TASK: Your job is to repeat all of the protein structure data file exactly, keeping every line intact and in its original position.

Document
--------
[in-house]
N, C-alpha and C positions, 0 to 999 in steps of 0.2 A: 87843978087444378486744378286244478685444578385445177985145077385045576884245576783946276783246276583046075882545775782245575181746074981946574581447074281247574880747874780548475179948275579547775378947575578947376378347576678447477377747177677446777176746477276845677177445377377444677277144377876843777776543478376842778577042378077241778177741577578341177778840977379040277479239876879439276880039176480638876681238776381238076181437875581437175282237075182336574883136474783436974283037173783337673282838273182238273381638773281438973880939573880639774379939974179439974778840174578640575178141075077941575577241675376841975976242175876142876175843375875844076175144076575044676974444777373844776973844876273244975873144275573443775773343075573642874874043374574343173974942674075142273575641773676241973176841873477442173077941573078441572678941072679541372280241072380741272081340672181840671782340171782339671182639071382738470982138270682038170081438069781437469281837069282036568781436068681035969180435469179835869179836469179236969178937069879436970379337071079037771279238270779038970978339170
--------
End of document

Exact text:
[in-house]
N, C-alpha and C positions, 0 to 999 in steps of 0.2 A: 87843978087444378486744378286244478685444578385445177985145077385045576884245576783946276783246276583046075882545775782245575181746074981946574581447074281247574880747874780548475179948275579547775378947575578947376378347576678447477377747177677446777176746477276845677177445377377444677277144377876843777776543478376842778577042378077241778177741577578341177778840977379040277479239876879439276880039176480638876681238776381238076181437875581437175282237075182336574883136474783436974283037173783337673282838273182238273381638773281438973880939573880639774379939974179439974778840174578640575178141075077941575577241675376841975976242175876142876175843375875844076175144076575044676974444777373844776973844876273244975873144275573443775773343075573642874874043374574343173974942674075142273575641773676241973176841873477442173077941573078441572678941072679541372280241072380741272081340672181840671782340171782339671182639071382738470982138270682038170081438069781437469281837069282036568781436068681035969180435469179835869179836469179236969178937069879436970379337071079037771279238270779038970978339170